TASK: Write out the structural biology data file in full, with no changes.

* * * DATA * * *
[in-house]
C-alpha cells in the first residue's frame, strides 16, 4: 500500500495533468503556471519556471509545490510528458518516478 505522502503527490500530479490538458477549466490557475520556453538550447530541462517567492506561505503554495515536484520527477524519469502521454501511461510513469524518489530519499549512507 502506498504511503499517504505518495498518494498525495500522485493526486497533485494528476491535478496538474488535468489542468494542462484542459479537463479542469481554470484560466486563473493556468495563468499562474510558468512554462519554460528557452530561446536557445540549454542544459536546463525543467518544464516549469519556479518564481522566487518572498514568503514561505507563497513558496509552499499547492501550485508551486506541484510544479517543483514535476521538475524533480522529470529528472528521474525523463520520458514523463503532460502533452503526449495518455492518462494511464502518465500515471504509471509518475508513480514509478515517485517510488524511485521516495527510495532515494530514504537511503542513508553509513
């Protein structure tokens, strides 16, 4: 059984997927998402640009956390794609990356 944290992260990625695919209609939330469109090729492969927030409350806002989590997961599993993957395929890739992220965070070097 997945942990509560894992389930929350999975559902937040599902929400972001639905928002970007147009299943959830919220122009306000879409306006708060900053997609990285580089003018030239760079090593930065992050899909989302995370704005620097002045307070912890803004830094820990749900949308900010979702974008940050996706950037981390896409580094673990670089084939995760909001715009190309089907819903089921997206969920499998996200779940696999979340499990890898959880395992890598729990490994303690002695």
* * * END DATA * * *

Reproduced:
[in-house]
C-alpha cells in the first residue's frame, strides 16, 4: 500500500495533468503556471519556471509545490510528458518516478 505522502503527490500530479490538458477549466490557475520556453538550447530541462517567492506561505503554495515536484520527477524519469502521454501511461510513469524518489530519499549512507 502506498504511503499517504505518495498518494498525495500522485493526486497533485494528476491535478496538474488535468489542468494542462484542459479537463479542469481554470484560466486563473493556468495563468499562474510558468512554462519554460528557452530561446536557445540549454542544459536546463525543467518544464516549469519556479518564481522566487518572498514568503514561505507563497513558496509552499499547492501550485508551486506541484510544479517543483514535476521538475524533480522529470529528472528521474525523463520520458514523463503532460502533452503526449495518455492518462494511464502518465500515471504509471509518475508513480514509478515517485517510488524511485521516495527510495532515494530514504537511503542513508553509513
């Protein structure tokens, strides 16, 4: 059984997927998402640009956390794609990356 944290992260990625695919209609939330469109090729492969927030409350806002989590997961599993993957395929890739992220965070070097 997945942990509560894992389930929350999975559902937040599902929400972001639905928002970007147009299943959830919220122009306000879409306006708060900053997609990285580089003018030239760079090593930065992050899909989302995370704005620097002045307070912890803004830094820990749900949308900010979702974008940050996706950037981390896409580094673990670089084939995760909001715009190309089907819903089921997206969920499998996200779940696999979340499990890898959880395992890598729990490994303690002695």